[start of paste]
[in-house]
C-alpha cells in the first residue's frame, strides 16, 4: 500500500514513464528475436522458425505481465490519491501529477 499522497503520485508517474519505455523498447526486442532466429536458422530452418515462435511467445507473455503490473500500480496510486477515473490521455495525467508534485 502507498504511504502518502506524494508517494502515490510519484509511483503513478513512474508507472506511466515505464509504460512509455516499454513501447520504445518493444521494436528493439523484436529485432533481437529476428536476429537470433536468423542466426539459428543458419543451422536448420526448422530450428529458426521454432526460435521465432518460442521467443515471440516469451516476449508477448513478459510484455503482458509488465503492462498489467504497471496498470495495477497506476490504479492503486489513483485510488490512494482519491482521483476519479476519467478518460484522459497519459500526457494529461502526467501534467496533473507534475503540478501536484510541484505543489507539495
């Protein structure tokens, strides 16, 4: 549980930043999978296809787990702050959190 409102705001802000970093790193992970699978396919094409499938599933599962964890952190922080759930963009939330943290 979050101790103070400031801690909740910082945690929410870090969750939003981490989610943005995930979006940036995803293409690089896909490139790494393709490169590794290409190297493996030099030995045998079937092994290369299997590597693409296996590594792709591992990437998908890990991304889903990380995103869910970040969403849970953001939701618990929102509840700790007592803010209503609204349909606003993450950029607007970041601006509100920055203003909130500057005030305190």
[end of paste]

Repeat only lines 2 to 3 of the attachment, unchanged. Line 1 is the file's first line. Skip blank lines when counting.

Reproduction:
C-alpha cells in the first residue's frame, strides 16, 4: 500500500514513464528475436522458425505481465490519491501529477 499522497503520485508517474519505455523498447526486442532466429536458422530452418515462435511467445507473455503490473500500480496510486477515473490521455495525467508534485 502507498504511504502518502506524494508517494502515490510519484509511483503513478513512474508507472506511466515505464509504460512509455516499454513501447520504445518493444521494436528493439523484436529485432533481437529476428536476429537470433536468423542466426539459428543458419543451422536448420526448422530450428529458426521454432526460435521465432518460442521467443515471440516469451516476449508477448513478459510484455503482458509488465503492462498489467504497471496498470495495477497506476490504479492503486489513483485510488490512494482519491482521483476519479476519467478518460484522459497519459500526457494529461502526467501534467496533473507534475503540478501536484510541484505543489507539495
């Protein structure tokens, strides 16, 4: 549980930043999978296809787990702050959190 409102705001802000970093790193992970699978396919094409499938599933599962964890952190922080759930963009939330943290 979050101790103070400031801690909740910082945690929410870090969750939003981490989610943005995930979006940036995803293409690089896909490139790494393709490169590794290409190297493996030099030995045998079937092994290369299997590597693409296996590594792709591992990437998908890990991304889903990380995103869910970040969403849970953001939701618990929102509840700790007592803010209503609204349909606003993450950029607007970041601006509100920055203003909130500057005030305190």